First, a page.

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ISRAEL. LETTER, 10 APR. 1979, REPORTING BOMB EXPLOSIONS IN JERUSALEM AND TEL AVIV IN APR. 1979
At about 1210 hours local time, an explosive device went off at the Camel open air market, which was teeming at the time with Passover shoppers. As a result of the explosion, one woman shopper was killed and 28 persons were injured, 5 of them seriously.
Idioma:Inglés
Puntuación: 340.42 - HTTP://DACCESS-ODS.UN.ORG/ACCE...SF/GET?OPEN&DS=A/34/175&LANG=E
Fuente de datos: ods
WRITTEN STATEMENT SUBMITTED BY VICTORIOUS YOUTHS MOVEMENT, A NON-GOVERNMENTAL ORGANIZATION IN SPECIAL CONSULTATIVE STATUS
.: General 5 September 2022 English only A/HRC/51/NGO/172 2 Human right and Draconian Lockdowns in China Recently, a video of Chinese shoppers attempting to escape an IKEA mall went viral despite the best efforts of the Chinese establishment, and the rapid removal of videos from social media platforms. (...) Notable in the video was the refusal of the shoppers to comply with police, with the public forcing their way out and escaping.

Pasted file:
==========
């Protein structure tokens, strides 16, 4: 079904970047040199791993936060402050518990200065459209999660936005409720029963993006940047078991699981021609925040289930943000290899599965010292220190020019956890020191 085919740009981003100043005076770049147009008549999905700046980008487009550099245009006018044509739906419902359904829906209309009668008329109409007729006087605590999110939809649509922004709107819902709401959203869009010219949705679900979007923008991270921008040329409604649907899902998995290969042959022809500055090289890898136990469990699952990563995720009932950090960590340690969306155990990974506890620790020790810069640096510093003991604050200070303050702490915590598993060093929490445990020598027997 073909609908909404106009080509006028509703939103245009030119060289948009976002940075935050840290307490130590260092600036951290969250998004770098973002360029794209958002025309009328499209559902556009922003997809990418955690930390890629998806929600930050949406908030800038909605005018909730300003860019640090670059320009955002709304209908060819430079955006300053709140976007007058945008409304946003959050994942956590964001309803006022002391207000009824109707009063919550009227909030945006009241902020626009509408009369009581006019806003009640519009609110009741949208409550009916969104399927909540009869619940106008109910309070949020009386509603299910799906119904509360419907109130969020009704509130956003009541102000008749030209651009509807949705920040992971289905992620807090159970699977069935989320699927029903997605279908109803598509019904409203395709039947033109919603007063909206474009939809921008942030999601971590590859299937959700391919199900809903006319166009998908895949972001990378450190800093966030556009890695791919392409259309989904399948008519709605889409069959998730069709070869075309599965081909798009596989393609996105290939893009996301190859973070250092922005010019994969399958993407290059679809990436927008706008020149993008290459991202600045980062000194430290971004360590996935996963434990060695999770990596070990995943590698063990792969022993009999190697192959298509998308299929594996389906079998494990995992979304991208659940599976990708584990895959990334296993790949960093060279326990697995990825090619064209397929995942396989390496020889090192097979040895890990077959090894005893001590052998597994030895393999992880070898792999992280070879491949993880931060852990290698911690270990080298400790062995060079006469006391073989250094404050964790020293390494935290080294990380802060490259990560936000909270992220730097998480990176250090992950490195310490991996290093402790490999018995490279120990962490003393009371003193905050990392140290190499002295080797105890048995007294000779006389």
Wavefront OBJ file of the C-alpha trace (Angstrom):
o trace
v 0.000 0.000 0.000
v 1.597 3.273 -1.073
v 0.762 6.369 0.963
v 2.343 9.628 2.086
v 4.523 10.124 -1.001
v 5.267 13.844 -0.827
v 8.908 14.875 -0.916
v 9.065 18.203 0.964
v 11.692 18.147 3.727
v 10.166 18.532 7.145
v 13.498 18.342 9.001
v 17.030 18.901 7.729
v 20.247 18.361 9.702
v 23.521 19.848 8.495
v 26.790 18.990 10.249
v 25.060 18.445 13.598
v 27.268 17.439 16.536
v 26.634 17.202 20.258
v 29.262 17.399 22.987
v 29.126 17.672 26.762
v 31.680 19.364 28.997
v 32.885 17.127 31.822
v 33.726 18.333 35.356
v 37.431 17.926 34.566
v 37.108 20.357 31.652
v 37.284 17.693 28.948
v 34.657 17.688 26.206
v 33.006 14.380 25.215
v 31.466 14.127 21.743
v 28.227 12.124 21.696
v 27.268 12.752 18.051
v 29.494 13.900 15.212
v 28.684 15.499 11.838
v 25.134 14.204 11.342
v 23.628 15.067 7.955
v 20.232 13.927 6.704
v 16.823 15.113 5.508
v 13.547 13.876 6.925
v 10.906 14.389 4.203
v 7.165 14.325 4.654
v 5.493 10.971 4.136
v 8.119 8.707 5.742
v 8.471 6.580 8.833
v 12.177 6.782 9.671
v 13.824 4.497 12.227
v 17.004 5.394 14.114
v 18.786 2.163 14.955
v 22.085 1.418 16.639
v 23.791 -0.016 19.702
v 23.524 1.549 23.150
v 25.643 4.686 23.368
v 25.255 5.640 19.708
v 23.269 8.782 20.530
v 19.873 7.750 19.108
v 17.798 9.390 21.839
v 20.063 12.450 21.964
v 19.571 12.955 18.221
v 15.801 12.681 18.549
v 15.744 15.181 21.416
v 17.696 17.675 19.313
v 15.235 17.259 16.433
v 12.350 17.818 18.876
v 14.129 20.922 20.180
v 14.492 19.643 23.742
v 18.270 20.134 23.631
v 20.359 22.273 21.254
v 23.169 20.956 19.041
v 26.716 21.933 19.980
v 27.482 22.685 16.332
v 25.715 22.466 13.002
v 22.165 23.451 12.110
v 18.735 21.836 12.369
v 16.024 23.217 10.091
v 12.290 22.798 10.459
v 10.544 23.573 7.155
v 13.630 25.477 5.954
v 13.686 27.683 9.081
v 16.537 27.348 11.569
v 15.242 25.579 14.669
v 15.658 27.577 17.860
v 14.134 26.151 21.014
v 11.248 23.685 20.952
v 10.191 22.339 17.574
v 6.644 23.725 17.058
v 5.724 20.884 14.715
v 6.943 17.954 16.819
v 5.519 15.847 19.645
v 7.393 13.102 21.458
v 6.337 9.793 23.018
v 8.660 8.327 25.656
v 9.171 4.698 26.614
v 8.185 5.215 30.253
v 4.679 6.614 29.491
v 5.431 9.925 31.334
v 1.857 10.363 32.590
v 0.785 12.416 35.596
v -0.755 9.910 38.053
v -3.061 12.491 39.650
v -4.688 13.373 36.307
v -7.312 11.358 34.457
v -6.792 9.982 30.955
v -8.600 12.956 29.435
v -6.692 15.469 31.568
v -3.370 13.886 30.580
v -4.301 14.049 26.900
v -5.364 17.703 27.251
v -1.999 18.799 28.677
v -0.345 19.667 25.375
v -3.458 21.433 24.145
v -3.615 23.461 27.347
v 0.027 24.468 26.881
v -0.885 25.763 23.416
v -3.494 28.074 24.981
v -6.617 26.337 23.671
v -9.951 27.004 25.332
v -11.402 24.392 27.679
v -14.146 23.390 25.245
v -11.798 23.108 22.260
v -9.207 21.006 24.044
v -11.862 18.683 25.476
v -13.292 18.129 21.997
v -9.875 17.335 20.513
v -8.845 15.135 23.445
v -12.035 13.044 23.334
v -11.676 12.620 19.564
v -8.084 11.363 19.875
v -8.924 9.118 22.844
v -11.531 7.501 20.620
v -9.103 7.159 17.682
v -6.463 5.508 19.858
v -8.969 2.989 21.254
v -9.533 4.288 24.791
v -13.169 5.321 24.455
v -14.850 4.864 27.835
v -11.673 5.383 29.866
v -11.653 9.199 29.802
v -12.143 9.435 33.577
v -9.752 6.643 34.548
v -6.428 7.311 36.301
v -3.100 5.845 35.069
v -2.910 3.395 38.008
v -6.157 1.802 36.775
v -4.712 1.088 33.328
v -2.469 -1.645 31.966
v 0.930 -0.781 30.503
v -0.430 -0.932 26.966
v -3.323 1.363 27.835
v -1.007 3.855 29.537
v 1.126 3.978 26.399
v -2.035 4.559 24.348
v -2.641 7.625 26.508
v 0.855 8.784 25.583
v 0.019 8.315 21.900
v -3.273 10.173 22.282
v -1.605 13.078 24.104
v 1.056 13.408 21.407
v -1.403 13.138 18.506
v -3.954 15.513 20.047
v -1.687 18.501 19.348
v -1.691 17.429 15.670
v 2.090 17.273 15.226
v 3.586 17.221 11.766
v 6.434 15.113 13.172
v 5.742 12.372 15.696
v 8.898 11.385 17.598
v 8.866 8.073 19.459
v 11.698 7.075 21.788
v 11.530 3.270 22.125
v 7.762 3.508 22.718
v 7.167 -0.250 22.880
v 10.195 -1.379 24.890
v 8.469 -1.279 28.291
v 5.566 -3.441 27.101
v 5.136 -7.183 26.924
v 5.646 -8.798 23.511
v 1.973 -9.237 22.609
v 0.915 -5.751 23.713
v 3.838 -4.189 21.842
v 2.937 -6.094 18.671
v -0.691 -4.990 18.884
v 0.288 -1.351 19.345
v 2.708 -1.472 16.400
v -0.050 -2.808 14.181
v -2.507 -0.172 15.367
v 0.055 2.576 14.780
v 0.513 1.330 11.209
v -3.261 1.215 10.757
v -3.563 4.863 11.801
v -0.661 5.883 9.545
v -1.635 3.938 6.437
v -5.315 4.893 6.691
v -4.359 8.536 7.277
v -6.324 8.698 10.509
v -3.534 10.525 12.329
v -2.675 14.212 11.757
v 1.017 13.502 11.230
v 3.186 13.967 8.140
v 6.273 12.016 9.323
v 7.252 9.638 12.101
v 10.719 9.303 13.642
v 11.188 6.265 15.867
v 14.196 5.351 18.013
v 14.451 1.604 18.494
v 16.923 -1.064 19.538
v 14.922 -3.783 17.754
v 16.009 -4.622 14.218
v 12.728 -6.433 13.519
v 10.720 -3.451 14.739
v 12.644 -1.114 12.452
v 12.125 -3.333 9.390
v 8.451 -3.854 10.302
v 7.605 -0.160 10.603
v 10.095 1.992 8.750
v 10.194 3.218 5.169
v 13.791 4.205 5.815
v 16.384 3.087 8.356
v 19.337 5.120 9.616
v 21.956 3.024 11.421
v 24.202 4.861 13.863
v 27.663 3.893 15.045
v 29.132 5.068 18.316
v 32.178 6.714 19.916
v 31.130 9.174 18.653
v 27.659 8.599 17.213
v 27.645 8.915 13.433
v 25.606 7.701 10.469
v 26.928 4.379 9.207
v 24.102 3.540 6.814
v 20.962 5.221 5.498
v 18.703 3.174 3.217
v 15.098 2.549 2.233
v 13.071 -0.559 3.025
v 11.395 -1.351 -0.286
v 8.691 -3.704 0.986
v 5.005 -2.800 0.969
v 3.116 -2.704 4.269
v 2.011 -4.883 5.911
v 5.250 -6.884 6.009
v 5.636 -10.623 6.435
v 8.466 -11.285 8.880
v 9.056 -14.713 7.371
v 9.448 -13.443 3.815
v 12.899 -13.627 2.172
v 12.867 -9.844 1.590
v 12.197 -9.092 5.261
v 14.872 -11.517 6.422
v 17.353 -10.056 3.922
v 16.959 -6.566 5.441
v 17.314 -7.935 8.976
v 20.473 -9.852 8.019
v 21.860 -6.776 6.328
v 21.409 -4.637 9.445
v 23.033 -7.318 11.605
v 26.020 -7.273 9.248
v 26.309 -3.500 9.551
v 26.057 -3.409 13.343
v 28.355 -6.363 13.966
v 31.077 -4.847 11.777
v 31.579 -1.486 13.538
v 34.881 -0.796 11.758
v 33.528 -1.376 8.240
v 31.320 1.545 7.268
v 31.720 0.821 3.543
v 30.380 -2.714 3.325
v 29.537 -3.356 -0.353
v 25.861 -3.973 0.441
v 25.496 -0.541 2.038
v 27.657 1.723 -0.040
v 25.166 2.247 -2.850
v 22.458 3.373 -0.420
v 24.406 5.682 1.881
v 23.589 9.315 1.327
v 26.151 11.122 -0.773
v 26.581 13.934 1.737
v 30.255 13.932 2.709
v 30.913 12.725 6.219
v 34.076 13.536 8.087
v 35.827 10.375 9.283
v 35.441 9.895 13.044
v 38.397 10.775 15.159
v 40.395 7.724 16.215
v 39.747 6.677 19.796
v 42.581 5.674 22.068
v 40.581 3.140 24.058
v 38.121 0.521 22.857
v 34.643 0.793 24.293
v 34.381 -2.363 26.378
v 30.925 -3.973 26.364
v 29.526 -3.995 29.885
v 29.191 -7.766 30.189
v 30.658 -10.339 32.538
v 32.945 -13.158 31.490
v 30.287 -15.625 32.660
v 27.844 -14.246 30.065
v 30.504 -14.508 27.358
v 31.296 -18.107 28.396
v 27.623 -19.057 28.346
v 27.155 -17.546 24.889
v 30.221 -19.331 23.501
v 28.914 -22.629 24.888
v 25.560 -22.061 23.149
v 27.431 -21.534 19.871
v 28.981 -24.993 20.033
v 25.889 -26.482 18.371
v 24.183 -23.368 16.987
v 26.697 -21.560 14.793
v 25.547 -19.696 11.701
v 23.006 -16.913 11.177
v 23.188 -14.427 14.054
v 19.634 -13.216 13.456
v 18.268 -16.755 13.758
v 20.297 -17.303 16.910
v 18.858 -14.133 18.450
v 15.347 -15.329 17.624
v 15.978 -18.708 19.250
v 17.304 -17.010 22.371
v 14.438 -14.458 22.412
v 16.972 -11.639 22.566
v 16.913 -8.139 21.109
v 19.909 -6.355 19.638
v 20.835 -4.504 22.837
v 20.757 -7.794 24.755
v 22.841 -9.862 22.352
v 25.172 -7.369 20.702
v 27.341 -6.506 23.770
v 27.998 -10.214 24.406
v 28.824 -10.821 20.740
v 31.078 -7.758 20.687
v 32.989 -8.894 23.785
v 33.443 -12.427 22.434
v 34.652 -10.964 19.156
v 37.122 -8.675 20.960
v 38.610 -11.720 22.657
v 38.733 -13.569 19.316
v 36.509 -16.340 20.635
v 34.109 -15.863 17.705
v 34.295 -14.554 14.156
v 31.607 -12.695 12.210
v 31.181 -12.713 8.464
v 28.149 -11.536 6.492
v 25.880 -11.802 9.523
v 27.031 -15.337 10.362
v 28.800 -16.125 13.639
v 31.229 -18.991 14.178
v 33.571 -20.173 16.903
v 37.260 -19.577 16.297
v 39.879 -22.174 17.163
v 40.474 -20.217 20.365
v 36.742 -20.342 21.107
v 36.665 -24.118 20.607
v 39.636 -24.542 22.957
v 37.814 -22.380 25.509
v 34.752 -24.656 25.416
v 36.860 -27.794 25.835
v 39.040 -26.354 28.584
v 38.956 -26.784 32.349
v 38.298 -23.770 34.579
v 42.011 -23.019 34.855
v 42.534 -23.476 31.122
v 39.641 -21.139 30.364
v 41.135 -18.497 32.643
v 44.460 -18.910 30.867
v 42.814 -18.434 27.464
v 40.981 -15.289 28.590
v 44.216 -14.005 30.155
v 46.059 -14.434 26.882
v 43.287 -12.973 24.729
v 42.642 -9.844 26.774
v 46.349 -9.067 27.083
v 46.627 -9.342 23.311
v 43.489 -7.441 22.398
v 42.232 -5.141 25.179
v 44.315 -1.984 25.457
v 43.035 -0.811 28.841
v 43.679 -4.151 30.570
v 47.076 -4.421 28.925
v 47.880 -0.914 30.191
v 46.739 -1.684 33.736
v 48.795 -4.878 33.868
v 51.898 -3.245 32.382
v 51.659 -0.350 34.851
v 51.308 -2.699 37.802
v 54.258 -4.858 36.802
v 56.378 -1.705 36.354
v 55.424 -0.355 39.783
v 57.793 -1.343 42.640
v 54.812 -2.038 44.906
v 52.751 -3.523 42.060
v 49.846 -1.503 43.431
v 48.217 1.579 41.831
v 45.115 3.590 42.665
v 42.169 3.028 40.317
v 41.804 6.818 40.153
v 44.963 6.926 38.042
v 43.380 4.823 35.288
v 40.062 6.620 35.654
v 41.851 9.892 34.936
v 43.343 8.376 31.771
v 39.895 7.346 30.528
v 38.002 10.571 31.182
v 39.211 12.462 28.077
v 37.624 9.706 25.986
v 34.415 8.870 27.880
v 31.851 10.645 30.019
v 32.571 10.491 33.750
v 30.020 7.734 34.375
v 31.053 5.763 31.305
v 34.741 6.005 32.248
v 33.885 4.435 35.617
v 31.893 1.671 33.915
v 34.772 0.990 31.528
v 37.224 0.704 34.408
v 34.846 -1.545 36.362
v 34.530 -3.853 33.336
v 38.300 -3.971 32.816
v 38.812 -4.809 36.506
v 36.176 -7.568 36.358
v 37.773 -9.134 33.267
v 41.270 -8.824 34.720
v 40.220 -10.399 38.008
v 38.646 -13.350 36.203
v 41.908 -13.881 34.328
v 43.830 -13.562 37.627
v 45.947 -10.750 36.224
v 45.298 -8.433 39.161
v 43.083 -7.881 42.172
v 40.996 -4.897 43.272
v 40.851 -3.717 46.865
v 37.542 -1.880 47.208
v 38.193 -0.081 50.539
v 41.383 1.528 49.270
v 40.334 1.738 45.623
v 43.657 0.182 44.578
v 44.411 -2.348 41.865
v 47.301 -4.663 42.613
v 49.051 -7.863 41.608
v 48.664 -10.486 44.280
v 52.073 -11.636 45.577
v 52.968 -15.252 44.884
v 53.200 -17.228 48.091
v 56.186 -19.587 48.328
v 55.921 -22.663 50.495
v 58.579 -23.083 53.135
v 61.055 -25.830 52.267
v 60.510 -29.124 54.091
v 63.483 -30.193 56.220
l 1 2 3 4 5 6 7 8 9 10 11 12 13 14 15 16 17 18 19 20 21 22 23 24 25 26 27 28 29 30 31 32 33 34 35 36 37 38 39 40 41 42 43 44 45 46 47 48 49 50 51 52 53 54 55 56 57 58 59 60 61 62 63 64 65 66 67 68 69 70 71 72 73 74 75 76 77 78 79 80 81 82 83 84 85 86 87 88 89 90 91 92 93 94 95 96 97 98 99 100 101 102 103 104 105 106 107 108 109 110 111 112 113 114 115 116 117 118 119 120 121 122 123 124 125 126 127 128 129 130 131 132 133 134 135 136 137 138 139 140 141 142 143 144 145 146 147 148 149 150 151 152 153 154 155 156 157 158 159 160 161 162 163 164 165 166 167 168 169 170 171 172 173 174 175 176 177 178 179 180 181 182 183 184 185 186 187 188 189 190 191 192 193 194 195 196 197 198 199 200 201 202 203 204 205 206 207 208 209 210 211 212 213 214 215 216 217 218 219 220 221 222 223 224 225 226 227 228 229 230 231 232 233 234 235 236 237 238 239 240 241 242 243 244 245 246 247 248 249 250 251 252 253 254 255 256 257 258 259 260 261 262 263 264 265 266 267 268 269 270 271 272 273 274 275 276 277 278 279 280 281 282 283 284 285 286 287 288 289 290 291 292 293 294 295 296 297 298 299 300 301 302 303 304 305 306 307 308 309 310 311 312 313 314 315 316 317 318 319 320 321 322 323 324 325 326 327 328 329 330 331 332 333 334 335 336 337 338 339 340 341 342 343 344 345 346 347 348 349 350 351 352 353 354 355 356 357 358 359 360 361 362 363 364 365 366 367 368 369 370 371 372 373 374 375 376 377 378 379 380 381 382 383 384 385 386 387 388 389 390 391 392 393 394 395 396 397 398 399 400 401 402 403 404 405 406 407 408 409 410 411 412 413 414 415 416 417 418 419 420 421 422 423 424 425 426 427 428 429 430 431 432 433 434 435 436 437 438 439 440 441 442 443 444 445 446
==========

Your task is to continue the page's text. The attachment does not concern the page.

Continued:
Idioma:Inglés
Puntuación: 340.42 - https://daccess-ods.un.org/acc...pen&DS=A/HRC/51/NGO/172&Lang=E
Fuente de datos: ods
INTERNATIONAL STRATEGY FOR THE FIGHT AGAINST LOCUST AND GRASSHOPPER INFESTATION, PARTICULARLY IN AFRICA :REVISED DRAFT RESOLUTION / ALBANIA, ARGENTINA, BAHAMAS, BAHRAIN, BANGLADESH, BARBADOS, BOLIVIA, BRAZIL, CANADA, CHILE, CHINA, COLOMBIA, COSTA RICA, CUBA, DEMOCRATIC YEMEN, DOMINICAN REPUBLIC, ECUADOR, EL SALVADOR, FIJI, GERMAN DEMOCRATIC REPUBLIC, GREECE, GRENADA, GUATEMALA, GUYANA, HAITI, HONDURAS, INDONESIA, IRAN (ISLAMIC REPUBLIC OF), IRAQ, JAMAICA, JAPAN, LAO PEOPLE'S DEMOCRATIC REPUBLIC, NEPAL, NICARAGUA, PAKISTAN, PANAMA, PAPUA NEW GUINEA, PARAGUAY, PERU, PHILIPPINES, POLAND, QATAR, ROMANIA, SAINT KITTS AND NEVIS, SAINT LUCIA, SAINT VINCENT AND THE GRENADINES, SAMOA, SAUDI ARABIA, SINGAPORE, SRI LANKA, SWEDEN, TRINIDAD AND TOBAGO, TURKEY, UNITED STATES OF AMERICA, URUGUAY, VANUATU, VENEZUELA, YEMEN, YUGOSLAVIA AND ZAIRE.